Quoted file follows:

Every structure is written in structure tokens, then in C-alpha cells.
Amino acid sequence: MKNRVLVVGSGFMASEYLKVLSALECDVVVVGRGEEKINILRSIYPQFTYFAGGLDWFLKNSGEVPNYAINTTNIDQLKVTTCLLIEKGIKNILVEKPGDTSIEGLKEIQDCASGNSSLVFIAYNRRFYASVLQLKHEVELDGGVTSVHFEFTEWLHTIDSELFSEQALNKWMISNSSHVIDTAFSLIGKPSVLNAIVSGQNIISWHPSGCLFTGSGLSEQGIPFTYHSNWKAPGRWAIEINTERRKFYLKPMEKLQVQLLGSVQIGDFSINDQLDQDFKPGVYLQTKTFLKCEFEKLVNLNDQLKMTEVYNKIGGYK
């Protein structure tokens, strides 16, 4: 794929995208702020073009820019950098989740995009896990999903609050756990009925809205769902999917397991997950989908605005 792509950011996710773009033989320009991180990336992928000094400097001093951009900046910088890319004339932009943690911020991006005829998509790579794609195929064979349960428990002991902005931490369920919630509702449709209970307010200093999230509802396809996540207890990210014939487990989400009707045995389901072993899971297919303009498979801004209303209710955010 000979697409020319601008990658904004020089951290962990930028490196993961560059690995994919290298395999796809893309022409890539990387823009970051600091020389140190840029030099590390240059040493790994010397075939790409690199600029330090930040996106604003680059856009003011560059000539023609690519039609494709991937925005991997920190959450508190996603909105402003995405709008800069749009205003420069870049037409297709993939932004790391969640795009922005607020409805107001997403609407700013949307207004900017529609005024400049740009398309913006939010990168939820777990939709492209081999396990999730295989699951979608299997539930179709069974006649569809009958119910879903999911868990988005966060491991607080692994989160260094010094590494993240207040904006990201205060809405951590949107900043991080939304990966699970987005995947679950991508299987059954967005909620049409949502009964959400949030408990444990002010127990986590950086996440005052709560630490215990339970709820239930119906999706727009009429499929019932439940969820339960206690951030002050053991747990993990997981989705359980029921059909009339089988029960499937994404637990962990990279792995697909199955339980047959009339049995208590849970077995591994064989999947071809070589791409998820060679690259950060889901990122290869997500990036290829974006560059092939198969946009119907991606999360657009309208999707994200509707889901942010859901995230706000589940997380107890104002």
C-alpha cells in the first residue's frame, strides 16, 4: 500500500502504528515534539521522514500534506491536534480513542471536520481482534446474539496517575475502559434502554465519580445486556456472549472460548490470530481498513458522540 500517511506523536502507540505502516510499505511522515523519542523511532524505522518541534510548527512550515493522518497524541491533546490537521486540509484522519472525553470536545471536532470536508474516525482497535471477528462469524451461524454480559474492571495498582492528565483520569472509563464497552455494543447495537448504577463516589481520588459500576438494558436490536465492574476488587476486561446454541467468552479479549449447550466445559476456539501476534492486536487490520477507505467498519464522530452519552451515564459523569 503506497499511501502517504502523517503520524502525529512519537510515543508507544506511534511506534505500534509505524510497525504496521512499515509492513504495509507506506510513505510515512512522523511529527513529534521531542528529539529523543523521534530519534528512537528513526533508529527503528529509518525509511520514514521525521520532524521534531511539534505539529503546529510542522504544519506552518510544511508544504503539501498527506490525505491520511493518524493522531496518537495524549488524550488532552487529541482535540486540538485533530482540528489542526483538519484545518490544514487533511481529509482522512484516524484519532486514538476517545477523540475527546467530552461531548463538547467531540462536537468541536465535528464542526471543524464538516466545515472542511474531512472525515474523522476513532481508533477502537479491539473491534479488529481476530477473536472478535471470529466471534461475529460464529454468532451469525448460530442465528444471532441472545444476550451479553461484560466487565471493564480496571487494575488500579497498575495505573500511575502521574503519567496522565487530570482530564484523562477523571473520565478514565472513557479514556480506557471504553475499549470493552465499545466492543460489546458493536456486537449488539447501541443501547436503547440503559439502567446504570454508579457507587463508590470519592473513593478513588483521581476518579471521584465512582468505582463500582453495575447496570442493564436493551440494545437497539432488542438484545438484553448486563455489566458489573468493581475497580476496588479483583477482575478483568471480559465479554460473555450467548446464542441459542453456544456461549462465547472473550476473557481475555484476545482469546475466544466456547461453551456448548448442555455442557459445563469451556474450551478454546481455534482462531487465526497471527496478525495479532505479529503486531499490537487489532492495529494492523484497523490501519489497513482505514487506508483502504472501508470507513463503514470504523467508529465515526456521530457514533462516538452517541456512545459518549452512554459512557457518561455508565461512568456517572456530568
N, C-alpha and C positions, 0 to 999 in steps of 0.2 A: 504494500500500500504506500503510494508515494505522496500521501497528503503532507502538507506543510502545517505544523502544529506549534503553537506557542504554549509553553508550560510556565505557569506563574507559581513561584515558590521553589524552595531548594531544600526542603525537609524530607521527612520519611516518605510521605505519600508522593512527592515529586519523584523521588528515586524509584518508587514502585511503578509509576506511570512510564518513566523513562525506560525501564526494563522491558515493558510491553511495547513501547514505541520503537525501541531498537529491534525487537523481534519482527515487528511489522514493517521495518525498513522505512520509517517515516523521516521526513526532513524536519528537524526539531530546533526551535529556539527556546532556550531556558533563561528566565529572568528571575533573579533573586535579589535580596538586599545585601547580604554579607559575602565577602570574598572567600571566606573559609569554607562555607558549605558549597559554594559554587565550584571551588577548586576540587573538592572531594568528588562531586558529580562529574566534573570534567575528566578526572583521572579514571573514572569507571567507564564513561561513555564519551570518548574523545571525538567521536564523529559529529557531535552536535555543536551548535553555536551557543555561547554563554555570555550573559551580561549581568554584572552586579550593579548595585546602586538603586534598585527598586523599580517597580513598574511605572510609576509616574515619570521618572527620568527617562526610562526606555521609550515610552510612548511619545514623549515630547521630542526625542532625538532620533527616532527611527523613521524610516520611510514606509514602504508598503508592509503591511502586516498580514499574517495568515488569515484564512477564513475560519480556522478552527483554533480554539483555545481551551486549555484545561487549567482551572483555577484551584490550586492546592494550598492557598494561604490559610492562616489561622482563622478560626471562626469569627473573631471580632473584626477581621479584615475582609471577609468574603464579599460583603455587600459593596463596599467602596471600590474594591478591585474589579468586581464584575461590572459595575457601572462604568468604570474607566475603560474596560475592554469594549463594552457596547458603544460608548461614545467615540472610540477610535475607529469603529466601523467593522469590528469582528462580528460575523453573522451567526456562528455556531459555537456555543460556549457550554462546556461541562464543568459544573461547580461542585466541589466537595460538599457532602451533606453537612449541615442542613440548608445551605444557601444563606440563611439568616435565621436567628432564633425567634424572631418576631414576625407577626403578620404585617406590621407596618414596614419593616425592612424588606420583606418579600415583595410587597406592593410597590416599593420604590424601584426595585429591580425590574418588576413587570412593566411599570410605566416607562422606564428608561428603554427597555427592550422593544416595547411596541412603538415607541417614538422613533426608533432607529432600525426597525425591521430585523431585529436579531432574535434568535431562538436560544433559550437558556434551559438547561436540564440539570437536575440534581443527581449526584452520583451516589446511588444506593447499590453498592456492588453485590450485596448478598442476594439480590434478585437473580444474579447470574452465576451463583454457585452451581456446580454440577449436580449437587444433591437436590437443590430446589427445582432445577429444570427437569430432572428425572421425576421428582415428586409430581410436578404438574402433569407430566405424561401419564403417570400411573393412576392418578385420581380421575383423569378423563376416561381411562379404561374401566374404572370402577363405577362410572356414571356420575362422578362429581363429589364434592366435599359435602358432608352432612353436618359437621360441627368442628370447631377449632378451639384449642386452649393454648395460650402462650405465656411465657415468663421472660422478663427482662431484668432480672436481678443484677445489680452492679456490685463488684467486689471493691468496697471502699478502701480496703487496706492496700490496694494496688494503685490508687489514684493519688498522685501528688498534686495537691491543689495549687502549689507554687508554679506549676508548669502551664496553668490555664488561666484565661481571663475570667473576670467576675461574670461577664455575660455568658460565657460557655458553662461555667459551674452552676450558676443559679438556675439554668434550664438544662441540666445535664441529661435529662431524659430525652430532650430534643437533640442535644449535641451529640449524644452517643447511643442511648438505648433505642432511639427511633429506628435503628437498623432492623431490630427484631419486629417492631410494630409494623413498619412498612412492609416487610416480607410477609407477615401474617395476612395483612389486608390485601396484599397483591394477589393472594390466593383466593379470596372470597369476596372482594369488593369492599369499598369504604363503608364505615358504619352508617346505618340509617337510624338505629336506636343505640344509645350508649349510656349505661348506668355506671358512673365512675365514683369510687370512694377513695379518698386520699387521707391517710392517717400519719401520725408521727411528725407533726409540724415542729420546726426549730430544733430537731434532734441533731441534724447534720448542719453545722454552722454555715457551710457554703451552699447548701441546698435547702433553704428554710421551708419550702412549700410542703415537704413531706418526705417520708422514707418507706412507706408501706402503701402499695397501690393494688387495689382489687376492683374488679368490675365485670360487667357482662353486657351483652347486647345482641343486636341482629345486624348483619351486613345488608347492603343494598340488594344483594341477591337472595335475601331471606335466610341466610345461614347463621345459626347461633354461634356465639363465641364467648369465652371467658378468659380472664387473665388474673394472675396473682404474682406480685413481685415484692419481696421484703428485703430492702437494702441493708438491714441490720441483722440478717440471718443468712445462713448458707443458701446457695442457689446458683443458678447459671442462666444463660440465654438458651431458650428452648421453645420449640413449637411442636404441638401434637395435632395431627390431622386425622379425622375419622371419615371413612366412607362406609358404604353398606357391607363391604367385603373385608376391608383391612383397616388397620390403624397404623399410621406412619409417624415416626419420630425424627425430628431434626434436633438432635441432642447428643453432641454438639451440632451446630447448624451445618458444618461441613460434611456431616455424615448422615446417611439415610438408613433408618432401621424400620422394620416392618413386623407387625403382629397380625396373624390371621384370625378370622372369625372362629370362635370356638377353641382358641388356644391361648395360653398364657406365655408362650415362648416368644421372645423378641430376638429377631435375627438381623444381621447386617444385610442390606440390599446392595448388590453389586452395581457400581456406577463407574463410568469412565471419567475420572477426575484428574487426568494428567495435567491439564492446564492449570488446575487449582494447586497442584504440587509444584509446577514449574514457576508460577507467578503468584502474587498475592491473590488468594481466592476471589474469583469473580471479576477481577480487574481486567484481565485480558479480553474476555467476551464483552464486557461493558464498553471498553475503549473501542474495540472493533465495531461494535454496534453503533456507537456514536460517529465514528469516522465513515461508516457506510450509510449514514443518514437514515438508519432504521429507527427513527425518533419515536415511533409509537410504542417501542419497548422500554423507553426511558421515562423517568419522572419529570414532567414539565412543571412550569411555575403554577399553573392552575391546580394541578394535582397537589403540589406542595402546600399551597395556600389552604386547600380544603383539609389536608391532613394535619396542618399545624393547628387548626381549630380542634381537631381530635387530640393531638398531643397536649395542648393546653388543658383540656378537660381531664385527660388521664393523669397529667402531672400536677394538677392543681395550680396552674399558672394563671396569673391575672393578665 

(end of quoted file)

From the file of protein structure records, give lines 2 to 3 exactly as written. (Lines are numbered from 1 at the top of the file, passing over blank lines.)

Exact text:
Amino acid sequence: MKNRVLVVGSGFMASEYLKVLSALECDVVVVGRGEEKINILRSIYPQFTYFAGGLDWFLKNSGEVPNYAINTTNIDQLKVTTCLLIEKGIKNILVEKPGDTSIEGLKEIQDCASGNSSLVFIAYNRRFYASVLQLKHEVELDGGVTSVHFEFTEWLHTIDSELFSEQALNKWMISNSSHVIDTAFSLIGKPSVLNAIVSGQNIISWHPSGCLFTGSGLSEQGIPFTYHSNWKAPGRWAIEINTERRKFYLKPMEKLQVQLLGSVQIGDFSINDQLDQDFKPGVYLQTKTFLKCEFEKLVNLNDQLKMTEVYNKIGGYK
């Protein structure tokens, strides 16, 4: 794929995208702020073009820019950098989740995009896990999903609050756990009925809205769902999917397991997950989908605005 792509950011996710773009033989320009991180990336992928000094400097001093951009900046910088890319004339932009943690911020991006005829998509790579794609195929064979349960428990002991902005931490369920919630509702449709209970307010200093999230509802396809996540207890990210014939487990989400009707045995389901072993899971297919303009498979801004209303209710955010 000979697409020319601008990658904004020089951290962990930028490196993961560059690995994919290298395999796809893309022409890539990387823009970051600091020389140190840029030099590390240059040493790994010397075939790409690199600029330090930040996106604003680059856009003011560059000539023609690519039609494709991937925005991997920190959450508190996603909105402003995405709008800069749009205003420069870049037409297709993939932004790391969640795009922005607020409805107001997403609407700013949307207004900017529609005024400049740009398309913006939010990168939820777990939709492209081999396990999730295989699951979608299997539930179709069974006649569809009958119910879903999911868990988005966060491991607080692994989160260094010094590494993240207040904006990201205060809405951590949107900043991080939304990966699970987005995947679950991508299987059954967005909620049409949502009964959400949030408990444990002010127990986590950086996440005052709560630490215990339970709820239930119906999706727009009429499929019932439940969820339960206690951030002050053991747990993990997981989705359980029921059909009339089988029960499937994404637990962990990279792995697909199955339980047959009339049995208590849970077995591994064989999947071809070589791409998820060679690259950060889901990122290869997500990036290829974006560059092939198969946009119907991606999360657009309208999707994200509707889901942010859901995230706000589940997380107890104002």